Weisberg were killed in l'rovozno, Ukrainia, in an effort to defend the honor
of their sisters against attacks by a band of Petlura's hooligans
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The government treasury has begun the payment of £20,000 for dam-
ages sustained by Jerusalem Jews during the Passover riots. The amounts
were assessed by the legal department -of the Zionist Commission and ap-
proved by the government investigating committee.
- 11 -014F°Inf6
i 06 0,00909t10
London.—The Roumanian postoffice has twice refused to forward 58
parcels of Jewish National Fund literature, according to a report issued by
the National Fund head office. The parcels were marked "prohibited litera-
Budapest.—All Jewish newspapers in Hungary report that Jewish syna-
gogues were never so well attended as they are at present. Not only during
the high holy days, but on every Saturday people throng to prayers. There
is great demand for the opening of new synagogues.
Berlin.—The noted Zionist, David Trietsch, accompanied by Kaufman
and Zumak, are leaving for Palestine, where they will purchase ground in
behalf of the "Degel Yehuda" association for building purposes. They will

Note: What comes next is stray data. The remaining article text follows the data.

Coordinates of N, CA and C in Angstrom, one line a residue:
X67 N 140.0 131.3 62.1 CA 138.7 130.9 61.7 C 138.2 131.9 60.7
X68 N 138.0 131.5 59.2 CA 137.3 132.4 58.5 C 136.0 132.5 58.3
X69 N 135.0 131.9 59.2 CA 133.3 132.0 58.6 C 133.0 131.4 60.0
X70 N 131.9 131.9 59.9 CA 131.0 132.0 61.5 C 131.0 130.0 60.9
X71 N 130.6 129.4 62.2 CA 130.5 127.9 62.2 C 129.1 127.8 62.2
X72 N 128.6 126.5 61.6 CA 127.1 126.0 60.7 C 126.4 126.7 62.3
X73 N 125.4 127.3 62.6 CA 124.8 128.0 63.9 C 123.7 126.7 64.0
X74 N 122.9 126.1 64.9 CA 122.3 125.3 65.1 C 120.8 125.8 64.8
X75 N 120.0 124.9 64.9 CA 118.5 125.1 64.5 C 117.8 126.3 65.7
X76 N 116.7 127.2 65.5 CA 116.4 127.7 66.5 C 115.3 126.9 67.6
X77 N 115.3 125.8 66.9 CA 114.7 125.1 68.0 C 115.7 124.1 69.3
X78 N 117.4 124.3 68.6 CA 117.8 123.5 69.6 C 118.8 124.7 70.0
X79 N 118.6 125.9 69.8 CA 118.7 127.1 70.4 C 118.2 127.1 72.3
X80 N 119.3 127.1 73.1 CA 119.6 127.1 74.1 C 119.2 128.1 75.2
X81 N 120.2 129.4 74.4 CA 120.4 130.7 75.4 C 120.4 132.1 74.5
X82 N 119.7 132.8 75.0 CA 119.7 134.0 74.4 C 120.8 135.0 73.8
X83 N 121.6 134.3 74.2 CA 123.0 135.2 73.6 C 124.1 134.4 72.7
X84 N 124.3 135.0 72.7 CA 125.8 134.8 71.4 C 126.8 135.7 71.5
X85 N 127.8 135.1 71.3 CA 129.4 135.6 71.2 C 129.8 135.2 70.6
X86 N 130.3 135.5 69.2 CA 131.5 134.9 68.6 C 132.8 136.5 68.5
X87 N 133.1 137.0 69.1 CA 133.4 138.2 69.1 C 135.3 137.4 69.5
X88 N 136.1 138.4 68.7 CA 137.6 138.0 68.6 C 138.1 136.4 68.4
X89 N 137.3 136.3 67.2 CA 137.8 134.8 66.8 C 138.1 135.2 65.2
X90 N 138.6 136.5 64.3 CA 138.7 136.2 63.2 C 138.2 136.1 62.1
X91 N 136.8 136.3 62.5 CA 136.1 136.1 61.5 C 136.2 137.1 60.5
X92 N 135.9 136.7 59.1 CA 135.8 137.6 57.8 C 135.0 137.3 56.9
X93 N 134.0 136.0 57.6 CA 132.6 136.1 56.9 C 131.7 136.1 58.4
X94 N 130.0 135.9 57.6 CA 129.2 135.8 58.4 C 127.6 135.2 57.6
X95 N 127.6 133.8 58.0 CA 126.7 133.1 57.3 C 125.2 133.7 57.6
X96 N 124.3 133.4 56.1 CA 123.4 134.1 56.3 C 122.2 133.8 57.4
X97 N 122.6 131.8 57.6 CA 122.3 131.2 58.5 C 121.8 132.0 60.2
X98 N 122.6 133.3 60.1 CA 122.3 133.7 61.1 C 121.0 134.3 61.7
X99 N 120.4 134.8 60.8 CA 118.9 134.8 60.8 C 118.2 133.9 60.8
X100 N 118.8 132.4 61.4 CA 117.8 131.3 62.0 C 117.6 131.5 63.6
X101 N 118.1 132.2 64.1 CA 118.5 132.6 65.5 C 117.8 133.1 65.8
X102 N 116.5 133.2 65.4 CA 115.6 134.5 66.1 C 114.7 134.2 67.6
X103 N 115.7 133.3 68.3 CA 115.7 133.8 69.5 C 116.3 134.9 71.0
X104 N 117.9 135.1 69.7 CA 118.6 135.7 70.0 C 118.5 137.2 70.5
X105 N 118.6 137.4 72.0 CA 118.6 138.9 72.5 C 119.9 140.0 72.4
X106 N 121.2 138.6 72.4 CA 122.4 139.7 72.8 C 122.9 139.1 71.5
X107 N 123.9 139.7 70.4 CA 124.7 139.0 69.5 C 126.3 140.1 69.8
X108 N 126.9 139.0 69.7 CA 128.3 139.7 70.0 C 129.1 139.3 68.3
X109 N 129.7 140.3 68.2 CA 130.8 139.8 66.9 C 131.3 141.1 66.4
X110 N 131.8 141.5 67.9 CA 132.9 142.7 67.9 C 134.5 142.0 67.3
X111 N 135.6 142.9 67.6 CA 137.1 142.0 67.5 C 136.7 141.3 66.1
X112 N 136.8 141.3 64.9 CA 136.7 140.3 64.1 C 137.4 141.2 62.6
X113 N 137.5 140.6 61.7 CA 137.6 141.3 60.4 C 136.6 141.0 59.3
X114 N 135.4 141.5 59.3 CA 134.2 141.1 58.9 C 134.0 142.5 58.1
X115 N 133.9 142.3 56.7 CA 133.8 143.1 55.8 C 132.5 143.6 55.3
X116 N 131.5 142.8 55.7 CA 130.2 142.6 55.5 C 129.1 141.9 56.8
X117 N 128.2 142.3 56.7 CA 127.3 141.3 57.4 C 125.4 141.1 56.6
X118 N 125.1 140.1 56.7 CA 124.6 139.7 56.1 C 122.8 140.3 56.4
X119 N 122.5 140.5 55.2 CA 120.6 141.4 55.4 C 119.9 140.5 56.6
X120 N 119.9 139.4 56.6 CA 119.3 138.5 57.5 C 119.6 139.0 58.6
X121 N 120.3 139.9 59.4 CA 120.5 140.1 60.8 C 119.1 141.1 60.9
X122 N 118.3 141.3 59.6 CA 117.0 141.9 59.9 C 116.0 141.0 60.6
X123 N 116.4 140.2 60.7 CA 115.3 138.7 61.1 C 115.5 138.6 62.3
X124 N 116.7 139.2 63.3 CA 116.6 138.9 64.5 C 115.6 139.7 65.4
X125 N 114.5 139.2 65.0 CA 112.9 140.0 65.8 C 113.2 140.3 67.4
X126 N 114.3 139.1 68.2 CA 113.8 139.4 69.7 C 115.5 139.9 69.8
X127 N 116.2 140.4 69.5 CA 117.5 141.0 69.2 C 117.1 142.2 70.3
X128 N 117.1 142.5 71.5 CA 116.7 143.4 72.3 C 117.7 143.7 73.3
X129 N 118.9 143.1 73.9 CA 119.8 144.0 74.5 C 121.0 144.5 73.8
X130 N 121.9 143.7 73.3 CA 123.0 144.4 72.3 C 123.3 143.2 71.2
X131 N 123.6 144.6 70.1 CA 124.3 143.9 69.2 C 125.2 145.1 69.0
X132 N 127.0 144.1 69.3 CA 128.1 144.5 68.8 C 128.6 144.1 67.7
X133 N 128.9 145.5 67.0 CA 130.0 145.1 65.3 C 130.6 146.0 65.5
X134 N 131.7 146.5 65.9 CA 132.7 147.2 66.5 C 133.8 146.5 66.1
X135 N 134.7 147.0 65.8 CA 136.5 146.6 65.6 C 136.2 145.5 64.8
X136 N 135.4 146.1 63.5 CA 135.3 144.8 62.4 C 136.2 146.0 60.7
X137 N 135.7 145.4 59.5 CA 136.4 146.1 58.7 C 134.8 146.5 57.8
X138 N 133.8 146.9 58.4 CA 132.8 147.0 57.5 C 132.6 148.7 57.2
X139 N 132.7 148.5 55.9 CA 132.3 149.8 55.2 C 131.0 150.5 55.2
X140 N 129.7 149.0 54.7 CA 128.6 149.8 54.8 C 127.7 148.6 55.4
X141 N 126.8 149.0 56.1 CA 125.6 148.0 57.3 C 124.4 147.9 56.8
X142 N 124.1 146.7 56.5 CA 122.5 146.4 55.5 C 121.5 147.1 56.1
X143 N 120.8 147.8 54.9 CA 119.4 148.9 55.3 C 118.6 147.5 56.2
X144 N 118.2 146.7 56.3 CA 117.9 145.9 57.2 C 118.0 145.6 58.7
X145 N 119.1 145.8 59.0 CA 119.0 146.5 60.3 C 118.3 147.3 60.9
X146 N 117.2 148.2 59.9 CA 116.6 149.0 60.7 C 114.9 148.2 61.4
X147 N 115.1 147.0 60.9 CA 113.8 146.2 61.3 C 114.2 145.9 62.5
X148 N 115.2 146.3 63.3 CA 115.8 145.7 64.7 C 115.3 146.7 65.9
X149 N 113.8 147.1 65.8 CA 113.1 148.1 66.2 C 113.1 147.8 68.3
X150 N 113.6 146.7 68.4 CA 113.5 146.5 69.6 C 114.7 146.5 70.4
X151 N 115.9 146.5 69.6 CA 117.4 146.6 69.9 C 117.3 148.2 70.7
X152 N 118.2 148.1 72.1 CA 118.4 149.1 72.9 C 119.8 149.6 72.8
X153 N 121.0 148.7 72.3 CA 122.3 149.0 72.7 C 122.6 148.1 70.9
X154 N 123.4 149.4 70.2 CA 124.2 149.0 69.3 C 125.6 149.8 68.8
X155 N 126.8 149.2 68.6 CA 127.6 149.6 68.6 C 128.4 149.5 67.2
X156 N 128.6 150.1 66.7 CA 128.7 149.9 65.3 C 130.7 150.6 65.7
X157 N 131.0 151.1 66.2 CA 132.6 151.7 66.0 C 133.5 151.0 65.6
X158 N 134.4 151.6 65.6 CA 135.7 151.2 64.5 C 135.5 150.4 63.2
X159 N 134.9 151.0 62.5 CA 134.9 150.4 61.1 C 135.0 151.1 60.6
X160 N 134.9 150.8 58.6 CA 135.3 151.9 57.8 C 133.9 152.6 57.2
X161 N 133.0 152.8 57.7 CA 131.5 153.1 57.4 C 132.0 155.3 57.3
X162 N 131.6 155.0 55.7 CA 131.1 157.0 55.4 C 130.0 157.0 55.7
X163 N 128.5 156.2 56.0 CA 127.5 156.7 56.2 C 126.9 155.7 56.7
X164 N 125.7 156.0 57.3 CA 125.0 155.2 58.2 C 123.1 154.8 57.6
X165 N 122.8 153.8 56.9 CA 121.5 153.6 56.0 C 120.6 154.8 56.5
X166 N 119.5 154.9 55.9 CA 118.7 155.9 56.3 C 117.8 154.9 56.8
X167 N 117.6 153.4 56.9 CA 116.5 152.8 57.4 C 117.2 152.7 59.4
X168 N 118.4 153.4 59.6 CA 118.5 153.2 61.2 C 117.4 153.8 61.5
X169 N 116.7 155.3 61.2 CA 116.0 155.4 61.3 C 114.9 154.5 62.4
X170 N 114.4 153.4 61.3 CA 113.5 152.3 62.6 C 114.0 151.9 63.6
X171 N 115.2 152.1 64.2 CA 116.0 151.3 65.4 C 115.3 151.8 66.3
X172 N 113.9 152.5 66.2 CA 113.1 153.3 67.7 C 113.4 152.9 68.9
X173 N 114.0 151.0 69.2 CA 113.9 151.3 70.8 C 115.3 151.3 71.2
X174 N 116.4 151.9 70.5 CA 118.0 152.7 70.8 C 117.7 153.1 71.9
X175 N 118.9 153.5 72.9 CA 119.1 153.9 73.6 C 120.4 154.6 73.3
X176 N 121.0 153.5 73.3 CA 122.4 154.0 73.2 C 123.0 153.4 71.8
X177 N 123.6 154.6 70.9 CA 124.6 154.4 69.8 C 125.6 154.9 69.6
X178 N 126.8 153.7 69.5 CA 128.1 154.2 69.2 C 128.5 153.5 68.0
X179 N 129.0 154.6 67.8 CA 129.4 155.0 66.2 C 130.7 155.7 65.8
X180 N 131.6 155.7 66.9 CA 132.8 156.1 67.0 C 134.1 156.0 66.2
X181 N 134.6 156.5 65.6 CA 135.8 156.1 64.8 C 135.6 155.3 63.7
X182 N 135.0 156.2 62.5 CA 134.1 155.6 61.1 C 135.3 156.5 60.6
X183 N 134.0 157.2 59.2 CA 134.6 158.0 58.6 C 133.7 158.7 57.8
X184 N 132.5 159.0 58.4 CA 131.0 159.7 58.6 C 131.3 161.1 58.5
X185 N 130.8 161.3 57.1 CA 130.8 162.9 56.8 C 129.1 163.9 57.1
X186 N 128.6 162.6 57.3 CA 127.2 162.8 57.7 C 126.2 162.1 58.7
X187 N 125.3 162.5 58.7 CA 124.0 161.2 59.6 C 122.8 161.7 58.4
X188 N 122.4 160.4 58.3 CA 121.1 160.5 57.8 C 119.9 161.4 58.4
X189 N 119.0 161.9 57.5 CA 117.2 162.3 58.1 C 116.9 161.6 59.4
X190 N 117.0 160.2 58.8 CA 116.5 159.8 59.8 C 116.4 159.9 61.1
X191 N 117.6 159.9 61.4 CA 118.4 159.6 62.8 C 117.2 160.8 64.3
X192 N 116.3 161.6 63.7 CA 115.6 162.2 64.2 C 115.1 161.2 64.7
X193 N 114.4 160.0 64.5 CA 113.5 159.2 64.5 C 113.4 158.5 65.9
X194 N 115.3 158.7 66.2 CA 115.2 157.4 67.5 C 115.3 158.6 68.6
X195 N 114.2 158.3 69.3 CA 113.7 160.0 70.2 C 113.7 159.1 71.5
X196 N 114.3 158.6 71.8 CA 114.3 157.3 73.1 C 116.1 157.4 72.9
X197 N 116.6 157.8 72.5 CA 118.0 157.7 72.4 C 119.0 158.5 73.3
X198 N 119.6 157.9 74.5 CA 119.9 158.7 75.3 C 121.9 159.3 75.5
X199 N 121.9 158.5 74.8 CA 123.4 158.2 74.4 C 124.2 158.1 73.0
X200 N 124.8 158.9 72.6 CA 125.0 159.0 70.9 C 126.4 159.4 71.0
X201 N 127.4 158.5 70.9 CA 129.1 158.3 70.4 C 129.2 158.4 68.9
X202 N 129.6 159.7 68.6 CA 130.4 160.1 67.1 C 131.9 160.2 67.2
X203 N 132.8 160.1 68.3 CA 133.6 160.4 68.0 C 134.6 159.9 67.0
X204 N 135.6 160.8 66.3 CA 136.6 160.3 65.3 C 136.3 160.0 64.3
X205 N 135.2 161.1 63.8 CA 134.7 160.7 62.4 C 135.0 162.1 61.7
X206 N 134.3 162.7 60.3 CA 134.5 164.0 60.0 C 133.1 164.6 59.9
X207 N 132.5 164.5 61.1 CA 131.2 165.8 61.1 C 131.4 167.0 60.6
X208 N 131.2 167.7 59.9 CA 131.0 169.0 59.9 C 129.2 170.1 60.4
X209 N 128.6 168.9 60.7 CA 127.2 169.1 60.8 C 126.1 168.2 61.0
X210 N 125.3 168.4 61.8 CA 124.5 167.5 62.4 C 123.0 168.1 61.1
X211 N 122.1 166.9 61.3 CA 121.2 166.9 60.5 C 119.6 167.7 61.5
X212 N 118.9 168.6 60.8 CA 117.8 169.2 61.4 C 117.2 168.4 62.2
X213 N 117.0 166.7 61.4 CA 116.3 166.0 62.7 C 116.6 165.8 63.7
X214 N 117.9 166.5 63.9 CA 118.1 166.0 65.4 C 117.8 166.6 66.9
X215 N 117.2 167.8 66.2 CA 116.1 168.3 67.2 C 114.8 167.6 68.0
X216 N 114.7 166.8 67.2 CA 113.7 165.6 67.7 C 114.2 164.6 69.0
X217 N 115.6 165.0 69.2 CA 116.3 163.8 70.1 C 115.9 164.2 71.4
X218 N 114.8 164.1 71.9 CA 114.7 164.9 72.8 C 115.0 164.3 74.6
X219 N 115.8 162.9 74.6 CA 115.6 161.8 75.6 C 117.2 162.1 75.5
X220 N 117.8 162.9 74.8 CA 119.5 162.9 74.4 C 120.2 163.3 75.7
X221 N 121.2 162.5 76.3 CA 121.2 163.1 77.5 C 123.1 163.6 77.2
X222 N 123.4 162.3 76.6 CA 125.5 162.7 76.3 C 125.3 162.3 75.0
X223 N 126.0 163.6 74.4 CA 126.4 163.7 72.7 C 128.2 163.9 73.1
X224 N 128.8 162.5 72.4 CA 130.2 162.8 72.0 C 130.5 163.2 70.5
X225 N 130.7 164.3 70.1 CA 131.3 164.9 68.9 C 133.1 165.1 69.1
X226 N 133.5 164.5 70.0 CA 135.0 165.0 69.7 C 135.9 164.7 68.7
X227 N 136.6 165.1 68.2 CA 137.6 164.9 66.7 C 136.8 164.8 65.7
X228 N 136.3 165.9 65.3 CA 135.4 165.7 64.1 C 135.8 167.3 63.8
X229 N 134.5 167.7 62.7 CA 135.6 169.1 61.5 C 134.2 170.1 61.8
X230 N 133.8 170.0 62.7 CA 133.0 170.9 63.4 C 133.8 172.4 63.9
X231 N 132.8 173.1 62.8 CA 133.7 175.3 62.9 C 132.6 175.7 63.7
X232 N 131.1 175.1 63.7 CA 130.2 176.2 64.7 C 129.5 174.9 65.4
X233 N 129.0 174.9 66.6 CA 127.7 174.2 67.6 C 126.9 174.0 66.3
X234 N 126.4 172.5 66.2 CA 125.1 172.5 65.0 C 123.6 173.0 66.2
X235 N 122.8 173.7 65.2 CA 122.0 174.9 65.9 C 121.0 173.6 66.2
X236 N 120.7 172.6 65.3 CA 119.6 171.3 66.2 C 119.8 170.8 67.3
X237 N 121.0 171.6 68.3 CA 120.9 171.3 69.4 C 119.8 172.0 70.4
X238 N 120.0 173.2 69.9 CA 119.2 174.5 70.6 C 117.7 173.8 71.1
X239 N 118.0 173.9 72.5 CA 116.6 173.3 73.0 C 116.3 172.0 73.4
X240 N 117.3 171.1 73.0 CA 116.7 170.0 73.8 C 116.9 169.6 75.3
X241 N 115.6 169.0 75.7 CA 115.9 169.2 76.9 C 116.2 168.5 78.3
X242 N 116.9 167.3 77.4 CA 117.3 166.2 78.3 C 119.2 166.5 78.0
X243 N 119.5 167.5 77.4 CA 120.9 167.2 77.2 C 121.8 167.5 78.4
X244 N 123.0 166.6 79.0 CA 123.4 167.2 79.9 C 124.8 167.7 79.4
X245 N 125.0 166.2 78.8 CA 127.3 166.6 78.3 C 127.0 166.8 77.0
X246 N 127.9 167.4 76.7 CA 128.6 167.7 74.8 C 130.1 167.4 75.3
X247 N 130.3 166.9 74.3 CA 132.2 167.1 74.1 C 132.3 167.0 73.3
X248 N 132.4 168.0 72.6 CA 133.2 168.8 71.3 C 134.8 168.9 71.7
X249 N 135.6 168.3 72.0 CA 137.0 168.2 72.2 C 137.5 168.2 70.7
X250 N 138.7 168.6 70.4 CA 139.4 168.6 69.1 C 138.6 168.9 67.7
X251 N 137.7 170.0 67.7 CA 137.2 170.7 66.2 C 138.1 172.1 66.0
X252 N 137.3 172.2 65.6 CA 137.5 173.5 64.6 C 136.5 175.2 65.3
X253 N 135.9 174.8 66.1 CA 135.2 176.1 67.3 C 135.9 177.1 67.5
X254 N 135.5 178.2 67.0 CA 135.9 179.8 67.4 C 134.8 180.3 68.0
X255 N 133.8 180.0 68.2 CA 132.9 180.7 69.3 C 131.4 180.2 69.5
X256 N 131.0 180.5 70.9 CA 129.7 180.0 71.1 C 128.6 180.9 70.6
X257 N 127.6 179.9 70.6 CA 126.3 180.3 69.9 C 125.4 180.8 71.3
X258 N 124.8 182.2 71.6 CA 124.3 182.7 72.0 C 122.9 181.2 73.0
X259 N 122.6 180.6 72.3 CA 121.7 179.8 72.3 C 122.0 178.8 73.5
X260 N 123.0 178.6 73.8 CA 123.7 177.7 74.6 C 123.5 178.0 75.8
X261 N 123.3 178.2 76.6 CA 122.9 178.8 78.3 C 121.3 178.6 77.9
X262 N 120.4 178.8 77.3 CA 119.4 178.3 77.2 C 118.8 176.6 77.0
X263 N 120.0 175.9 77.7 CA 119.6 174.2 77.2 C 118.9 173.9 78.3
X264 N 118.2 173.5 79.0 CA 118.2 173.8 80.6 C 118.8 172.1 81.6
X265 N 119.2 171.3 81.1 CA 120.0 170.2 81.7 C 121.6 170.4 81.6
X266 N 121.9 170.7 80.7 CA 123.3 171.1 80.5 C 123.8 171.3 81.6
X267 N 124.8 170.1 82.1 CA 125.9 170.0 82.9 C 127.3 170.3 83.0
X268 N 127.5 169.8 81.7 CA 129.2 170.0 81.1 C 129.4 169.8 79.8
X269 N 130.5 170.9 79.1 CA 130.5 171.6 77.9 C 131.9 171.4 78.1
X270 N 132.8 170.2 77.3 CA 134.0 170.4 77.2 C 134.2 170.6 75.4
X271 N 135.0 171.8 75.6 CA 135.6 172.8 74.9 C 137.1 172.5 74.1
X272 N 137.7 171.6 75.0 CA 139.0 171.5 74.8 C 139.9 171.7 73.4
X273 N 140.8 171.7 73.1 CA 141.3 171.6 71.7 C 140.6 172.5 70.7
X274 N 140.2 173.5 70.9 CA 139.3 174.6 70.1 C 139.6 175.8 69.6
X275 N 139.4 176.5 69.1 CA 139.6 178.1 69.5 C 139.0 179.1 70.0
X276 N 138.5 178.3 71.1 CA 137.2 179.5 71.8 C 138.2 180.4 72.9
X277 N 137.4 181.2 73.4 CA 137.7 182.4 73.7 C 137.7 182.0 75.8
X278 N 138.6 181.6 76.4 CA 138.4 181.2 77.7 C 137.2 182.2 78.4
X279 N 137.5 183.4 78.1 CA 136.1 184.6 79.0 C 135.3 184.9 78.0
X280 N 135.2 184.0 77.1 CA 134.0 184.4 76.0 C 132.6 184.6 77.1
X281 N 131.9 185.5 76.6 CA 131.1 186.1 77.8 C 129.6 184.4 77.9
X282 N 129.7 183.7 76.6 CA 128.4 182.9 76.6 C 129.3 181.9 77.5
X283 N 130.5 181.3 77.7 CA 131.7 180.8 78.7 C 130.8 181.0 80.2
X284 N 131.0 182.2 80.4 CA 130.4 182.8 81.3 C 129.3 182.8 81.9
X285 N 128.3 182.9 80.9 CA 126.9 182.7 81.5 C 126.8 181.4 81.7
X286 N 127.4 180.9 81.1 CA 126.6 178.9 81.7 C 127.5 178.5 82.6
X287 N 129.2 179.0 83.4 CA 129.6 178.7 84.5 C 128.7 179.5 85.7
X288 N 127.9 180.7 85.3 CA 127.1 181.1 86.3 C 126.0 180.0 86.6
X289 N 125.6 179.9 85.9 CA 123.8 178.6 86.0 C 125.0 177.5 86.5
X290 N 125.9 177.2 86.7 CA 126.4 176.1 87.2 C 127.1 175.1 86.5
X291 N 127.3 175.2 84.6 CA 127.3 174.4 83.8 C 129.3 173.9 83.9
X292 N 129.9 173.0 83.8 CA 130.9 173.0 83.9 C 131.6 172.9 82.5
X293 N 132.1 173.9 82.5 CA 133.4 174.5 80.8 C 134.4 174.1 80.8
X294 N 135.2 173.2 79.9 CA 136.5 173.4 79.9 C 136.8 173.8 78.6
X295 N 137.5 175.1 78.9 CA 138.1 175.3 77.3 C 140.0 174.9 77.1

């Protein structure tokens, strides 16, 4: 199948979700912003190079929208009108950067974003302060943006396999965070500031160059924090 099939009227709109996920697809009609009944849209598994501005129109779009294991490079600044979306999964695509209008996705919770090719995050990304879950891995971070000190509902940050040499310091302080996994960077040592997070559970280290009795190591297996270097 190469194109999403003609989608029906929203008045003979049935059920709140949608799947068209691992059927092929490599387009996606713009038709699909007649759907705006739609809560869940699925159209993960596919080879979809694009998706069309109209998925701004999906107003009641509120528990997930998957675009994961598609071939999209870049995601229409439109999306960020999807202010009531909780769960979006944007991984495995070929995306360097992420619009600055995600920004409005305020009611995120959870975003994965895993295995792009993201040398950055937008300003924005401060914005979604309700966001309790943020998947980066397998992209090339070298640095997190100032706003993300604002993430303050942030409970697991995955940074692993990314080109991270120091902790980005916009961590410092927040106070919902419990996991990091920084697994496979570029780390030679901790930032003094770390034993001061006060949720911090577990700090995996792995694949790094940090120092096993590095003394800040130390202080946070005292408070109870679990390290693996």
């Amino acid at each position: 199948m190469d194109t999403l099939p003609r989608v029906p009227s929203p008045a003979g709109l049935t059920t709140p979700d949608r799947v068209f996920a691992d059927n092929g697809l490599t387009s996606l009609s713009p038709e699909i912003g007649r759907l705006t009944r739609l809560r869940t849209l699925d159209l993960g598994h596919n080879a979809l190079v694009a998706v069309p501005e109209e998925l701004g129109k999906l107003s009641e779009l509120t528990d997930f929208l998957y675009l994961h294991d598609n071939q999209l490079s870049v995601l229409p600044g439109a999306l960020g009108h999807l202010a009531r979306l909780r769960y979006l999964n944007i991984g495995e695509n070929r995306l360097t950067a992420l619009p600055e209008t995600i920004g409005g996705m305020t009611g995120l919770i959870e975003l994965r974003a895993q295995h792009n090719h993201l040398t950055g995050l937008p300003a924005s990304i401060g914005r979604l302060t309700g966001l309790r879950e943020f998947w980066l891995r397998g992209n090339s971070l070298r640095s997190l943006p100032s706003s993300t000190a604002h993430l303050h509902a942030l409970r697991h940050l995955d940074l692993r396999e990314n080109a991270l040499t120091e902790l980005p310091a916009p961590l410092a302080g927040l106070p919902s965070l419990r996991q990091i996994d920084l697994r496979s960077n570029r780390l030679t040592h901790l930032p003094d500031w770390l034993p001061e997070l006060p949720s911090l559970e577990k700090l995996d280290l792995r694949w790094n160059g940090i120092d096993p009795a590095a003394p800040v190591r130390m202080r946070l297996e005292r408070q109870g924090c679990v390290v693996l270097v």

probably be joined by some CzeS cho-S Slovakian Zionists.
a GLLOANTIC D.
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212-214 HANCOCK AVE.WEST.
Danzig.—Three British war ships appeared in the harbor of this city.
The Polish press deprecates England's action in ordering ships into the har-
bor of Danzig and expresses its amazementat what it calls "England's
• • •
From the President's Desk—Talk No. 29
Warsaw.—Mr. Kaufman, the New York delegate of the Warsaw Relief
Organization, has just arrived in this city. He declared to press representa-
tives that his object in coming to Warsaw was the organization on a large
scale of a free loan association.
• • •
At the Investureheld at Buckingham Palace on Tuesday last, Mrs. Gilbert
Samuel was invested with the insigna of a Dame Commander of the Order of
the British Empire, and Mr. Alfred Gollin with that of a Commander of the
An American financier who IOWA
things clearly, and quickly appraises
them at their true value, has pointed
out the average man's weakness In
Rabbi William H. Fineshriber, of Temple Israel, Memphis, Tenn., has
been seleited as a member of the staff of the new Presbyterian College, for
which a vigorous campaign for funds is now being waged in Memphis. Dr.
Fineshriber will have the post-graduates under his direction.
"The prime delusion of the times --
the chief cause of economic disturb-
ance and the high cost of Ihing--la
that the less we work the more we
will have Another Is that the m
we spend the richer we are. leek
we get these two fool notions out of
Our heads -
we are bound to suffer."
there is an optimlatIc note about the altos.
tIon. We ar3 seeing the folly of the peat few